In 2006, the clinical characteristics of reported hepatitis A cases were similar to previous years; 73% of infected persons had jaundice, 33% were hospitalized for hepatitis A, and 0.3% died from hepatitis A. The proportion of persons hospitalized increased with age, from 22% among children aged <5 years to 52% among persons aged >60 years (Table 5).

Acute Hepatitis B

Overall Incidence

In 2006, a total of 4,713 acute, symptomatic cases of hepatitis B were reported nationwide. The overall incidence (1.6 cases per 100,000 population) was the lowest ever recorded and represents a decline of 81% since 1990 (Tables 2 and 6; Figure 9). After asymptomatic infection and underreporting were taken into account, an estimated 46,000 new infections occurred in 2006 (8).

Rates by Region

Hepatitis B rates continued to decline in all U.S. regions (Figures 10 and 11). Since 2001, the highest rates have occurred in the South.

Rates by Age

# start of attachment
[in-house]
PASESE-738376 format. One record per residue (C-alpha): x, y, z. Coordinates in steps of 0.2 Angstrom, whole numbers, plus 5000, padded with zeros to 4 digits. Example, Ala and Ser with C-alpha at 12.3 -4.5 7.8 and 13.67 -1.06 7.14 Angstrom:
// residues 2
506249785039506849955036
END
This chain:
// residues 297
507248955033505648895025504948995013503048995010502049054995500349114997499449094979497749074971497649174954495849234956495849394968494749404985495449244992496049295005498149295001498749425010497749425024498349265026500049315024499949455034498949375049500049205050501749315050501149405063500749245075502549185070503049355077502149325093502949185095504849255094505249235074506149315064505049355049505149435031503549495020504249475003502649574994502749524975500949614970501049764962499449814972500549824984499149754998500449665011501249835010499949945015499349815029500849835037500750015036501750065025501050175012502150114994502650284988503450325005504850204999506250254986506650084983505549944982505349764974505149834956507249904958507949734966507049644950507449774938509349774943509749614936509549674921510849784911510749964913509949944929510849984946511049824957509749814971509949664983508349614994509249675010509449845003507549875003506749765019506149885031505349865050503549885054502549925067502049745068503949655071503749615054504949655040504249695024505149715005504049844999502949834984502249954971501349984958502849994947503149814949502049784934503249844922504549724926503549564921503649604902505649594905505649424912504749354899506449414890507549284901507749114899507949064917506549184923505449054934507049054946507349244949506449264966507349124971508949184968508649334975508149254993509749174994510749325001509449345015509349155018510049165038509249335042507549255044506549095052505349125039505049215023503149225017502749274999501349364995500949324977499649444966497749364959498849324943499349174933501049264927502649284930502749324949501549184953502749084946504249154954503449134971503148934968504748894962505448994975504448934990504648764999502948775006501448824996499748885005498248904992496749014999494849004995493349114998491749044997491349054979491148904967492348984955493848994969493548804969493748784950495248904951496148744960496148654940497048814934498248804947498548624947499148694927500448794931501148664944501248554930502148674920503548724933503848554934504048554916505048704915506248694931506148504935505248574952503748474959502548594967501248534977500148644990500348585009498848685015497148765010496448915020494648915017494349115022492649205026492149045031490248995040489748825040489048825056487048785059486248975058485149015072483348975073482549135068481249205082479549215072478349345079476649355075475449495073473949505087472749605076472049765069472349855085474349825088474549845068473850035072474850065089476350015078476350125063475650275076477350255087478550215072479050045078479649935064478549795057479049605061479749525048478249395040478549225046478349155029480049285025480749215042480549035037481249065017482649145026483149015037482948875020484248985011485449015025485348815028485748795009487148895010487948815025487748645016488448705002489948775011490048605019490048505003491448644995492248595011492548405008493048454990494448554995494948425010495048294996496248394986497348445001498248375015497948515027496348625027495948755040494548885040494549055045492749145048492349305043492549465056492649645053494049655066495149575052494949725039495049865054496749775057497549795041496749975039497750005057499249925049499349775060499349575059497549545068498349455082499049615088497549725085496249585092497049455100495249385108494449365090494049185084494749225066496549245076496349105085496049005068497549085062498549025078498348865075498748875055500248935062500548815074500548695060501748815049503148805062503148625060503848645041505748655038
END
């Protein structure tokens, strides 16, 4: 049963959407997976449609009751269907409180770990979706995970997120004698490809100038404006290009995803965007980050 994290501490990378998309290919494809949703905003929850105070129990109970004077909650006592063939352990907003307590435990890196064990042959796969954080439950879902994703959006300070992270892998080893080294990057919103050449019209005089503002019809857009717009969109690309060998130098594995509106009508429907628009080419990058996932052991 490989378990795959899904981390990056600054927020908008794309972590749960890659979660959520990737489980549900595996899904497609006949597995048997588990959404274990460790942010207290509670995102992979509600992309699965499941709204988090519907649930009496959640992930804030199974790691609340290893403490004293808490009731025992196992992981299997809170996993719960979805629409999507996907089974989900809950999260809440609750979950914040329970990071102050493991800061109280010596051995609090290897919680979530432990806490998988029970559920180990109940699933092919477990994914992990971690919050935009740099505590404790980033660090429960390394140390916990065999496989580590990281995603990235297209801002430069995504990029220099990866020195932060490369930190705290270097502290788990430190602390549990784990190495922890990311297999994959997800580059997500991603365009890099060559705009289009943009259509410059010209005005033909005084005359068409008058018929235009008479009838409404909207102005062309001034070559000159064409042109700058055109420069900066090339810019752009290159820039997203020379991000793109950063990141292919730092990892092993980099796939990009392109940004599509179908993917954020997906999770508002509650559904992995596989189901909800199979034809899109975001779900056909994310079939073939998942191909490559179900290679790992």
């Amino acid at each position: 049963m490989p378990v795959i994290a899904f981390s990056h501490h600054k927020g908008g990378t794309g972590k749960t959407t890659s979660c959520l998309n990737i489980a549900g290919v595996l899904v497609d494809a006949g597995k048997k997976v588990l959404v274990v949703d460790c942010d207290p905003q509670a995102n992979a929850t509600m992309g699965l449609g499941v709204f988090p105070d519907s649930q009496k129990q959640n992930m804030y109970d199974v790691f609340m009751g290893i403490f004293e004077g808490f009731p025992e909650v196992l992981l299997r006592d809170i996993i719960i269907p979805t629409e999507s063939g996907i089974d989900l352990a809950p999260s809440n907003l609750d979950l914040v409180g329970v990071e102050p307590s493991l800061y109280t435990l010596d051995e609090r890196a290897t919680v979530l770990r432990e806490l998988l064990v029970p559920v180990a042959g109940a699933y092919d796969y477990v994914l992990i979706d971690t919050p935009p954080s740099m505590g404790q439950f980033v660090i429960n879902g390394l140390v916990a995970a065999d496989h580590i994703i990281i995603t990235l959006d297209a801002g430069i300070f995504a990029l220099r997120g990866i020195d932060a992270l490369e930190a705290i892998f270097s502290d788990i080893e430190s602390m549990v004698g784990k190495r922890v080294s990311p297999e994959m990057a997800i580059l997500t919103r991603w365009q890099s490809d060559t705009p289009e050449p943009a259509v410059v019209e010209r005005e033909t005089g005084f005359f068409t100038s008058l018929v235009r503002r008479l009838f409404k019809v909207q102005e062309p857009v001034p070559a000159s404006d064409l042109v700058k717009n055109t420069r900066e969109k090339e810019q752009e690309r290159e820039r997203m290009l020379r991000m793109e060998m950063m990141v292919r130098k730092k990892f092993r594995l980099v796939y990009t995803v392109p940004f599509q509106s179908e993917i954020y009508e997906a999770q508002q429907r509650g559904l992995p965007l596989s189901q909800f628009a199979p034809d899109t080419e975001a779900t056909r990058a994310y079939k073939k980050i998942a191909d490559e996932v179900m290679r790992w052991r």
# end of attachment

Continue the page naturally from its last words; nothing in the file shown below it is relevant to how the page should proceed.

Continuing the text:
Hepatitis B rates varied by age, with the highest rate in 2006 (3.1 cases per 100,000 population) reported among persons aged 25--44 years and the lowest (0.02 cases per 100,000 population) reported among persons aged <15 years. Rates declined in all age groups. Since 1990, the greatest percentage declines have occurred among persons aged <15 years (98%) and those aged 15--24 years (93%). Although not as large as the declines in the younger age groups, substantial decreases also have occurred among older persons; the rates observed for persons aged 25--44 years and >45 years have decreased 78% and 61%, respectively (Figure 12).

Rates by Sex